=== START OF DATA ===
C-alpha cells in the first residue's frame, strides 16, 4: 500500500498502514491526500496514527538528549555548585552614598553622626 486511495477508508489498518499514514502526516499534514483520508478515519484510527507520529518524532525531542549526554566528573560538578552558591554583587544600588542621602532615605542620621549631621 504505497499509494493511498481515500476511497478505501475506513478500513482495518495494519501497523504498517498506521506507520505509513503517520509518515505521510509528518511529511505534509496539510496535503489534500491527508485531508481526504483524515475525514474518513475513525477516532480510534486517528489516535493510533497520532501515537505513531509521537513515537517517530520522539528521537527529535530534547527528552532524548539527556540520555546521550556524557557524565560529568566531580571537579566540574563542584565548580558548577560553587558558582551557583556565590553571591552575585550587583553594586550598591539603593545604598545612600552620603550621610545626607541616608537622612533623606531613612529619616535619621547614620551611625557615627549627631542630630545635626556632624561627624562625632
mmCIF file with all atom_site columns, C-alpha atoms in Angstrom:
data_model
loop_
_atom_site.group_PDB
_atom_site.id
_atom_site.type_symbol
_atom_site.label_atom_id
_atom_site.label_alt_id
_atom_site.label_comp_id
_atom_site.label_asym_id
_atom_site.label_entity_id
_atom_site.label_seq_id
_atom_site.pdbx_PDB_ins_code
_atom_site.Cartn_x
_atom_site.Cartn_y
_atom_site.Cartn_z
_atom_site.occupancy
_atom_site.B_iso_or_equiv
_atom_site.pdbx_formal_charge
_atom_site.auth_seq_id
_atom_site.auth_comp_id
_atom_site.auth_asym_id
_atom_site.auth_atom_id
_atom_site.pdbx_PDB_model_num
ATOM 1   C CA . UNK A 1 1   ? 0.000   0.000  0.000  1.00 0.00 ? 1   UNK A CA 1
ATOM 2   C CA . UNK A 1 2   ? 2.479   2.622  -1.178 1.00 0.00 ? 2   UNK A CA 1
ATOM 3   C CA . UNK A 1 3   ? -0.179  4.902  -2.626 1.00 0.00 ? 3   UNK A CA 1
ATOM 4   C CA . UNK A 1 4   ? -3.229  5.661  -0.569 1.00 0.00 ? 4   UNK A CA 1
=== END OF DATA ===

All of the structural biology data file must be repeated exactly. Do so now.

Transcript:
C-alpha cells in the first residue's frame, strides 16, 4: 500500500498502514491526500496514527538528549555548585552614598553622626 486511495477508508489498518499514514502526516499534514483520508478515519484510527507520529518524532525531542549526554566528573560538578552558591554583587544600588542621602532615605542620621549631621 504505497499509494493511498481515500476511497478505501475506513478500513482495518495494519501497523504498517498506521506507520505509513503517520509518515505521510509528518511529511505534509496539510496535503489534500491527508485531508481526504483524515475525514474518513475513525477516532480510534486517528489516535493510533497520532501515537505513531509521537513515537517517530520522539528521537527529535530534547527528552532524548539527556540520555546521550556524557557524565560529568566531580571537579566540574563542584565548580558548577560553587558558582551557583556565590553571591552575585550587583553594586550598591539603593545604598545612600552620603550621610545626607541616608537622612533623606531613612529619616535619621547614620551611625557615627549627631542630630545635626556632624561627624562625632
mmCIF file with all atom_site columns, C-alpha atoms in Angstrom:
data_model
loop_
_atom_site.group_PDB
_atom_site.id
_atom_site.type_symbol
_atom_site.label_atom_id
_atom_site.label_alt_id
_atom_site.label_comp_id
_atom_site.label_asym_id
_atom_site.label_entity_id
_atom_site.label_seq_id
_atom_site.pdbx_PDB_ins_code
_atom_site.Cartn_x
_atom_site.Cartn_y
_atom_site.Cartn_z
_atom_site.occupancy
_atom_site.B_iso_or_equiv
_atom_site.pdbx_formal_charge
_atom_site.auth_seq_id
_atom_site.auth_comp_id
_atom_site.auth_asym_id
_atom_site.auth_atom_id
_atom_site.pdbx_PDB_model_num
ATOM 1   C CA . UNK A 1 1   ? 0.000   0.000  0.000  1.00 0.00 ? 1   UNK A CA 1
ATOM 2   C CA . UNK A 1 2   ? 2.479   2.622  -1.178 1.00 0.00 ? 2   UNK A CA 1
ATOM 3   C CA . UNK A 1 3   ? -0.179  4.902  -2.626 1.00 0.00 ? 3   UNK A CA 1
ATOM 4   C CA . UNK A 1 4   ? -3.229  5.661  -0.569 1.00 0.00 ? 4   UNK A CA 1